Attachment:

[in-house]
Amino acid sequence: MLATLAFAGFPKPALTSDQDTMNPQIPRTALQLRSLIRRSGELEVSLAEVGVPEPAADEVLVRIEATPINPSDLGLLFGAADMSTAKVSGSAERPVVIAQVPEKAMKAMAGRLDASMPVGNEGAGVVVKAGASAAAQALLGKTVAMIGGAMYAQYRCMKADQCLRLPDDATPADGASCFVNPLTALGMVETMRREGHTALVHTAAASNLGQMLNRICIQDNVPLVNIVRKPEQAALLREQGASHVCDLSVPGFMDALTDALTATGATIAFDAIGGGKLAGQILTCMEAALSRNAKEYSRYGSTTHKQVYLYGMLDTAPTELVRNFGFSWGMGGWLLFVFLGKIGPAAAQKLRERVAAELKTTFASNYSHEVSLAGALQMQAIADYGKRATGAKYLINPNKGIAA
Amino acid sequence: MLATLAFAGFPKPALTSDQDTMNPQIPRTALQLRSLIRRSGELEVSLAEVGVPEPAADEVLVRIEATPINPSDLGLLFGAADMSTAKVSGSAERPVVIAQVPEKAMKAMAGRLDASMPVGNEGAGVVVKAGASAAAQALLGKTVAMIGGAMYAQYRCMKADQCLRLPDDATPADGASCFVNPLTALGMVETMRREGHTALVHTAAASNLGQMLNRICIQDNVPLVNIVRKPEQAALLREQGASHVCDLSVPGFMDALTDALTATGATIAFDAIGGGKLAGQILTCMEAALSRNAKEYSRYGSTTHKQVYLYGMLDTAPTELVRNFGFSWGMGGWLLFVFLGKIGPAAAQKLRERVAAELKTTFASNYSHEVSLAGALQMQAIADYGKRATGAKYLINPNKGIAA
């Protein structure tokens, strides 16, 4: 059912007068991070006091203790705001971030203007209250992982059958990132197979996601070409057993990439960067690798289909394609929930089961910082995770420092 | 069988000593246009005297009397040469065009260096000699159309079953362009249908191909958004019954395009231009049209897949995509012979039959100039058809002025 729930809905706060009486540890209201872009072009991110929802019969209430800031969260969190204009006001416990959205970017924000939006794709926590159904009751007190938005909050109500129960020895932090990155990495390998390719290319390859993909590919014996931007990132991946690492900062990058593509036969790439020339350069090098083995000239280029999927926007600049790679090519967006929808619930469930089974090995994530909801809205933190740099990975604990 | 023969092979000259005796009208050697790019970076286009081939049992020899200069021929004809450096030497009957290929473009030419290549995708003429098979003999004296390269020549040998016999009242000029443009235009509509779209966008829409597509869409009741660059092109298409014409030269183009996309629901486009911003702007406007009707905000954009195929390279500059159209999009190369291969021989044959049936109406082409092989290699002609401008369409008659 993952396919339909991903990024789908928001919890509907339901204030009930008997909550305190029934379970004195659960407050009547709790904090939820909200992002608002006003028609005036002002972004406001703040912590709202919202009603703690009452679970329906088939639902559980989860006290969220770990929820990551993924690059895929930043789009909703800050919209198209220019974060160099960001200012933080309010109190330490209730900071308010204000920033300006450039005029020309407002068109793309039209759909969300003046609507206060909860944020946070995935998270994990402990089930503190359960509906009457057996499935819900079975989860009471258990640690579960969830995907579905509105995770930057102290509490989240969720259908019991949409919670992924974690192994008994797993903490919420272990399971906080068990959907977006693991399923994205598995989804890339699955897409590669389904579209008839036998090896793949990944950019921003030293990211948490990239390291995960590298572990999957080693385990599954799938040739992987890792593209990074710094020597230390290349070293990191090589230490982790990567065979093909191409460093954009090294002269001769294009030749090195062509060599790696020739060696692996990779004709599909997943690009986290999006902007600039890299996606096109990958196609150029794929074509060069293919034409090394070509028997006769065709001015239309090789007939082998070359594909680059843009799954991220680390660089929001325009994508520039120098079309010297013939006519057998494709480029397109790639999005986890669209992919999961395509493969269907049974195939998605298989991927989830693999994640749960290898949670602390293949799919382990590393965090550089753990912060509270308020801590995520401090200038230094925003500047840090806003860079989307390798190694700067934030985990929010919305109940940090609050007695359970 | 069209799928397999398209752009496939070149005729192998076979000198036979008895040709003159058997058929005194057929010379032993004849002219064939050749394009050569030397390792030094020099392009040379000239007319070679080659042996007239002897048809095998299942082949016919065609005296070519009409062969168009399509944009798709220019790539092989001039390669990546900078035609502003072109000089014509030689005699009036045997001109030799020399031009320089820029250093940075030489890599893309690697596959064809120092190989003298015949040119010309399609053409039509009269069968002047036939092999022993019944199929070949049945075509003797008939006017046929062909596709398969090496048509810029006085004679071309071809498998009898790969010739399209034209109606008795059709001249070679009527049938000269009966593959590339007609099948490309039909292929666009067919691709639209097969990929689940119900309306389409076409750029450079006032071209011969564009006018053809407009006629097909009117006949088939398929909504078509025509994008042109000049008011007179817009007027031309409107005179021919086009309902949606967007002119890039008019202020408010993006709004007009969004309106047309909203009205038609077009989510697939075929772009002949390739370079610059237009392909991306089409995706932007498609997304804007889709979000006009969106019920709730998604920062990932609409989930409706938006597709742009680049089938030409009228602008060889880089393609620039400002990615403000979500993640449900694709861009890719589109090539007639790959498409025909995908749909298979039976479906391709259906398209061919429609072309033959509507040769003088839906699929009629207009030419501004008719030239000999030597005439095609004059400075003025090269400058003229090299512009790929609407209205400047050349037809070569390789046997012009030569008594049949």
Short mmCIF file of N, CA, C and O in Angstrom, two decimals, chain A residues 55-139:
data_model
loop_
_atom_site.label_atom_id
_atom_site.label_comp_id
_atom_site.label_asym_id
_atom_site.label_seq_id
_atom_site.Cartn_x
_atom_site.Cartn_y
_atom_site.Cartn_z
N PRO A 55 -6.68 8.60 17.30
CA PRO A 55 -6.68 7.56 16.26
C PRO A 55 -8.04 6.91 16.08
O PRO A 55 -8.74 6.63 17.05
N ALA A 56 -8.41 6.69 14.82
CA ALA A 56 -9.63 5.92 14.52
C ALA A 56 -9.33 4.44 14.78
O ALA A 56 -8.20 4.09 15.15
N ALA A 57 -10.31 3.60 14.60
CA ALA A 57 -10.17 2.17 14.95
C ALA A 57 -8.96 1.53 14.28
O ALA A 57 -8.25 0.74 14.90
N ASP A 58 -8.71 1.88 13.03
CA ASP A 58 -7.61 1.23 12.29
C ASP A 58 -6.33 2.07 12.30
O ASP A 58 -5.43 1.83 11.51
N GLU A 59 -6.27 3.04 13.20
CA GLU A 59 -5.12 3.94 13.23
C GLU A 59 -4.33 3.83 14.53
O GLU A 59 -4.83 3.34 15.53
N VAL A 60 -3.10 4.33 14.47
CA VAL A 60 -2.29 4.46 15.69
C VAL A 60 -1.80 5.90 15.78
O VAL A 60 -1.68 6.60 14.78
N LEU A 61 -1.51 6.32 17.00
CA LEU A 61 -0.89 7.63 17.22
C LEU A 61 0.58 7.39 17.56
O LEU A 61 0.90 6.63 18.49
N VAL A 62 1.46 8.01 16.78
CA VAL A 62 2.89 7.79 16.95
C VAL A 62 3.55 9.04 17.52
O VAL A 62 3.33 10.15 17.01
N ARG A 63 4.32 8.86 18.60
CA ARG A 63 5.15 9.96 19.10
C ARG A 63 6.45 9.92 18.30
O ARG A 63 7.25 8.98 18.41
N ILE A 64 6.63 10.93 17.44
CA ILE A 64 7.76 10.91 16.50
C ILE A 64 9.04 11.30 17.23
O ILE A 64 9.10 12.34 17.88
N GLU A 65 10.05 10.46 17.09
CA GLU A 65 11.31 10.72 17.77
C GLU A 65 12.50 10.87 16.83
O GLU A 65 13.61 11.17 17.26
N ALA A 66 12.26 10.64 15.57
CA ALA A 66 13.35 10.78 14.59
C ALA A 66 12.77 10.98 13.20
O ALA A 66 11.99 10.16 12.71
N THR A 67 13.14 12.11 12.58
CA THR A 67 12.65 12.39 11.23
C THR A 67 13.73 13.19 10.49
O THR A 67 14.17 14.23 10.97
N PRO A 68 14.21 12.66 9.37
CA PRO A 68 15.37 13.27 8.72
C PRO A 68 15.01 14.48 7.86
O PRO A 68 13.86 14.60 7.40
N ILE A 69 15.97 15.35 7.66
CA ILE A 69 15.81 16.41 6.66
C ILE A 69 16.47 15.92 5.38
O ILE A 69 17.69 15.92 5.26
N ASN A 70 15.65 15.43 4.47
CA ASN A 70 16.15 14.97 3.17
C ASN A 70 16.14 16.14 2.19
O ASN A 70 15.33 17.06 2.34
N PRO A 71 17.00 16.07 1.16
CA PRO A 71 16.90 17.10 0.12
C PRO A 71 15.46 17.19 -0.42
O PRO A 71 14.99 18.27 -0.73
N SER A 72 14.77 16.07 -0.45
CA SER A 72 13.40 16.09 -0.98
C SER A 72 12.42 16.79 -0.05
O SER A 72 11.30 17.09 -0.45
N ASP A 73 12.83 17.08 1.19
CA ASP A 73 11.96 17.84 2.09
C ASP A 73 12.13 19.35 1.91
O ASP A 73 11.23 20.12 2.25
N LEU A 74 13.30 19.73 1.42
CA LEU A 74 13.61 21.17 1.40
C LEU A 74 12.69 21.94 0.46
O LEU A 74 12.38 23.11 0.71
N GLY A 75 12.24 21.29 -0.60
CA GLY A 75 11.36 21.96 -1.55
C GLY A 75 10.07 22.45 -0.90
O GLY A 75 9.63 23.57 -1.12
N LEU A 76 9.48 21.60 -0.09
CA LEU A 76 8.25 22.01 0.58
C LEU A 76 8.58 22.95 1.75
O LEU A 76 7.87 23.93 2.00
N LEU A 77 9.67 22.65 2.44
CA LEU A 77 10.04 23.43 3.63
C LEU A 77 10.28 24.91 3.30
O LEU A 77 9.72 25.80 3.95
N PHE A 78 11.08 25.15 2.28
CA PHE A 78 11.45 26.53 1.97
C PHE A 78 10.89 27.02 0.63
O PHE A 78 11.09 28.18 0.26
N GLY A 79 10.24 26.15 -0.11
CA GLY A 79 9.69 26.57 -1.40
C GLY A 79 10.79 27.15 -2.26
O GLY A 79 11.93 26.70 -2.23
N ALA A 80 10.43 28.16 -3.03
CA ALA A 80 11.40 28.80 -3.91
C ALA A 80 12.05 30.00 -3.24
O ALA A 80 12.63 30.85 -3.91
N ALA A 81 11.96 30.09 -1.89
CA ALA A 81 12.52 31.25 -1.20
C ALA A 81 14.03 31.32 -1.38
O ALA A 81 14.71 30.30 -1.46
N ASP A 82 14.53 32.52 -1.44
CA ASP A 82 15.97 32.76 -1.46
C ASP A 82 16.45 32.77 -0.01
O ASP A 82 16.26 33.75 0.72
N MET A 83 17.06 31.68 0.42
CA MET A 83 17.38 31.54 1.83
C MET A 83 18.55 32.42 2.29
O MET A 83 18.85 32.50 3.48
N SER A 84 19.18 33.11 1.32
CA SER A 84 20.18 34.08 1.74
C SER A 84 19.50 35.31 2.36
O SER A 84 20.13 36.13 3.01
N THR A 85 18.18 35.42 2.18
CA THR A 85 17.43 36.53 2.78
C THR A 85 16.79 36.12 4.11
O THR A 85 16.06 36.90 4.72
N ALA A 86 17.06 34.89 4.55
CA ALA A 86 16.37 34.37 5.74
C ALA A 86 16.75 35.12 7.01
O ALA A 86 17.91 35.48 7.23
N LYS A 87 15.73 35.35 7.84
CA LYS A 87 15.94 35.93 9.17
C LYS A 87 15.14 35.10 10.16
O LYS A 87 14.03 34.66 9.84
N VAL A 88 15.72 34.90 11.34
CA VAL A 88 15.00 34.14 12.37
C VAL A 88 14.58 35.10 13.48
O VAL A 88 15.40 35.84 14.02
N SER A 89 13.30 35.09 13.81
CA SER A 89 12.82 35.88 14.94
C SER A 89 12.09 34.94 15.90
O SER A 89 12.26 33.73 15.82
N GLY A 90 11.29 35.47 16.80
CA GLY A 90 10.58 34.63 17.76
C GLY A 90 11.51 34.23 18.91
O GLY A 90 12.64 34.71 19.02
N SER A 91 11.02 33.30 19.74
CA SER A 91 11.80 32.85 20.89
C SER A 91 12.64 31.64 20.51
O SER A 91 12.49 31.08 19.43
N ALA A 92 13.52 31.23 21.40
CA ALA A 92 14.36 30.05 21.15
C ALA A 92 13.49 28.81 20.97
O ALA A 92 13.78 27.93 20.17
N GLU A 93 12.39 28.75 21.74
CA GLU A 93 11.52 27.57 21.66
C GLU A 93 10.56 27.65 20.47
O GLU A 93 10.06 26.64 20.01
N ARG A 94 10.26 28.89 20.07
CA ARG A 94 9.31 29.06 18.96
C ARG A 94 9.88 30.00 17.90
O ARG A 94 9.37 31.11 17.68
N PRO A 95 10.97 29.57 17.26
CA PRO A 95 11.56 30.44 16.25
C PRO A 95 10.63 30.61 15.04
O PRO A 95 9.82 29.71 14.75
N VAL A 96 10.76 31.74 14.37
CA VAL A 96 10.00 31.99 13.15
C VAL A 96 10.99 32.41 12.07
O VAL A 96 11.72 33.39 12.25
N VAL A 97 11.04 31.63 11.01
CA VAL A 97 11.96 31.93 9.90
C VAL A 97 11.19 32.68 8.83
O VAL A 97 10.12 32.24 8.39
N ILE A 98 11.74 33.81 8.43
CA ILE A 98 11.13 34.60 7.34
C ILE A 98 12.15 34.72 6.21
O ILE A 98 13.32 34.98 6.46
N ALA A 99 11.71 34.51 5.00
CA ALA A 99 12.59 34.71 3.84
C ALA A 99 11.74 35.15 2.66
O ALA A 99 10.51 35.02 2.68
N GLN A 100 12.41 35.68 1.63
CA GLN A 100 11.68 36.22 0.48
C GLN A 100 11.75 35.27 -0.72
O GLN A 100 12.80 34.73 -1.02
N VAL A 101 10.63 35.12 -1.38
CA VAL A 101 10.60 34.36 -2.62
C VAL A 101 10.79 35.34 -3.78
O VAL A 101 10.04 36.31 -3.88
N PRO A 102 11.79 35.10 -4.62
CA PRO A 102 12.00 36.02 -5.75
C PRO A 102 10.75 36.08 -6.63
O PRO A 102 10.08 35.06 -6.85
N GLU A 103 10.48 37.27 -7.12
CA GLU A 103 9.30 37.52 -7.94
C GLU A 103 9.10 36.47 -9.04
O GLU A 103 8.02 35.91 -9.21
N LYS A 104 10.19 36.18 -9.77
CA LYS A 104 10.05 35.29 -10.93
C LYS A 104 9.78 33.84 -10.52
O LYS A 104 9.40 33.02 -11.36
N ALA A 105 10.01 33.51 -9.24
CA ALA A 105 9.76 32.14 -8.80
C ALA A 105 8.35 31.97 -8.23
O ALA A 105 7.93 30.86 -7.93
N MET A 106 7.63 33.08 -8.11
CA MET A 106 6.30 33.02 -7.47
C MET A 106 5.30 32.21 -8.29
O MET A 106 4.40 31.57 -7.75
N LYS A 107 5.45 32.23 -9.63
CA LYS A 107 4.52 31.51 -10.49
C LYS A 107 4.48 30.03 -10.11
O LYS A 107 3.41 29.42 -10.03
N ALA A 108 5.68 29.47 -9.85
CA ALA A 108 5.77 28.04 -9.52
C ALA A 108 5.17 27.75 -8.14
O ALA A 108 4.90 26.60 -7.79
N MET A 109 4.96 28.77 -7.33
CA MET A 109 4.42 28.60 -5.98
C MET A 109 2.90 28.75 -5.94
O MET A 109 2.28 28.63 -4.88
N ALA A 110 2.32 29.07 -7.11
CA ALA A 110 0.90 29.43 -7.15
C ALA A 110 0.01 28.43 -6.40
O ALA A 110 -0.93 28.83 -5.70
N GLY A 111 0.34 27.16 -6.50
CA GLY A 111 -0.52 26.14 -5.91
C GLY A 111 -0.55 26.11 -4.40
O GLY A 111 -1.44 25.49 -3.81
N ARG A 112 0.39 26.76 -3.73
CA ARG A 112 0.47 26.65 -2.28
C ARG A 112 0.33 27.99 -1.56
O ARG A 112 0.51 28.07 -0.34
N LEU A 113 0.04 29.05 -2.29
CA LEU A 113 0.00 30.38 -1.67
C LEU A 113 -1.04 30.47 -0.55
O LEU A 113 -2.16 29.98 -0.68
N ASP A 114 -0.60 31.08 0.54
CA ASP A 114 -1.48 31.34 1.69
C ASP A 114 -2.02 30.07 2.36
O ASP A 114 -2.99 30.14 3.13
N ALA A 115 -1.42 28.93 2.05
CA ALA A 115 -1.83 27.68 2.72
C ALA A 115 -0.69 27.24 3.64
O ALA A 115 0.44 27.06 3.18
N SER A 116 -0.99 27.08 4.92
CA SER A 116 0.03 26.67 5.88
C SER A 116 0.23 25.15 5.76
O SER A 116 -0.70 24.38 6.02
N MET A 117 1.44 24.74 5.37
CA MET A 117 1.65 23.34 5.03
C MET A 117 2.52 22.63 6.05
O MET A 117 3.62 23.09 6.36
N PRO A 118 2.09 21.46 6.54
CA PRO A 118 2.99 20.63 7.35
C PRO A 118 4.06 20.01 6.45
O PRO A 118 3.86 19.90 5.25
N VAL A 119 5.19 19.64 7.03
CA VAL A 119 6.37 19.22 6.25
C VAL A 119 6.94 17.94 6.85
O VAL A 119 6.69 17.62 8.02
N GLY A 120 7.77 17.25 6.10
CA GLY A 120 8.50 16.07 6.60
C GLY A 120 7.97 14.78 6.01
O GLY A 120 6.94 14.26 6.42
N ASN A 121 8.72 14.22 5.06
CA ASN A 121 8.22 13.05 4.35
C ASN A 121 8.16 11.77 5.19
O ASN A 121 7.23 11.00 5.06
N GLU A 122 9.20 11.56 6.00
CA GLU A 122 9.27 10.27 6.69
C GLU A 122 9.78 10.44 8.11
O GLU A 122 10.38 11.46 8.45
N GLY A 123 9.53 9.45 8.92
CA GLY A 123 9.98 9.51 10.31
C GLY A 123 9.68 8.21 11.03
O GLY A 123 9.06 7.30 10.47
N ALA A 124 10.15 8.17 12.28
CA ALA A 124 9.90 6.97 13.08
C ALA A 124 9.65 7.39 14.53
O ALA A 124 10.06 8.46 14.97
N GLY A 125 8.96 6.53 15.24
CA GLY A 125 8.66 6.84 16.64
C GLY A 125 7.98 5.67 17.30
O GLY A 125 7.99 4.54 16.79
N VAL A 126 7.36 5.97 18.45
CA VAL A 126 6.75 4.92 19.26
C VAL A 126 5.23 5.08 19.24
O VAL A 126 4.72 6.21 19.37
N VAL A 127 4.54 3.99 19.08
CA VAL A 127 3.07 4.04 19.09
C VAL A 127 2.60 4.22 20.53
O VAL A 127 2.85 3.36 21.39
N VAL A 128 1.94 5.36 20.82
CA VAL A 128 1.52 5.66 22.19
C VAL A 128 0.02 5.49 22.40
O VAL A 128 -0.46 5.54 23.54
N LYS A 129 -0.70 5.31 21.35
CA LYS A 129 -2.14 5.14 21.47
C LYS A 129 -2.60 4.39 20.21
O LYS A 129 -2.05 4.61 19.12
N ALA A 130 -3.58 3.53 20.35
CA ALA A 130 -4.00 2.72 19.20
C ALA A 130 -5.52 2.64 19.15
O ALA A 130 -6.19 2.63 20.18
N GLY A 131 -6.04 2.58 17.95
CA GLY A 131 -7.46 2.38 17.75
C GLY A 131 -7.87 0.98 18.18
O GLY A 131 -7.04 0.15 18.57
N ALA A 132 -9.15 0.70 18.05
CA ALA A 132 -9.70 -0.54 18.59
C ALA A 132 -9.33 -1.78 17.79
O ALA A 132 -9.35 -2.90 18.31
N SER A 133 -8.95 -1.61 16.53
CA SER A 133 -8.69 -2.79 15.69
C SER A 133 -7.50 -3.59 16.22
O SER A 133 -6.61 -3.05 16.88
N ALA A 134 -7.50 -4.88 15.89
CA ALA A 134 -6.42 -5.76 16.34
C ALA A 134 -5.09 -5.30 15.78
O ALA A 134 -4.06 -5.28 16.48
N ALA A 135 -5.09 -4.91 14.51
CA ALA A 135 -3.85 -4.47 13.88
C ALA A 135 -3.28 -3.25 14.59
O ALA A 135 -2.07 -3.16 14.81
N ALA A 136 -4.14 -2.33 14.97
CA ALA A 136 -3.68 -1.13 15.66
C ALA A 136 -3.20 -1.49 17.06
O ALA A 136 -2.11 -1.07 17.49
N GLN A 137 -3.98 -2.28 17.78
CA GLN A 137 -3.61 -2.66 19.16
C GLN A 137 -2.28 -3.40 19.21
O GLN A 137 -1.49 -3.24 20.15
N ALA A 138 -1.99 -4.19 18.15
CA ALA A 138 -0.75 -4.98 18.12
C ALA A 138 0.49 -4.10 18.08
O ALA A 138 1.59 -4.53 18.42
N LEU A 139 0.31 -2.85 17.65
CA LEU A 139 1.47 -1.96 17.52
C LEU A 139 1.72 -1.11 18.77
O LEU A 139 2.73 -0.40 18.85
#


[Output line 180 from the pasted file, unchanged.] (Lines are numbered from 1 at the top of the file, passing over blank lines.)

CA VAL A 96 10.00 31.99 13.15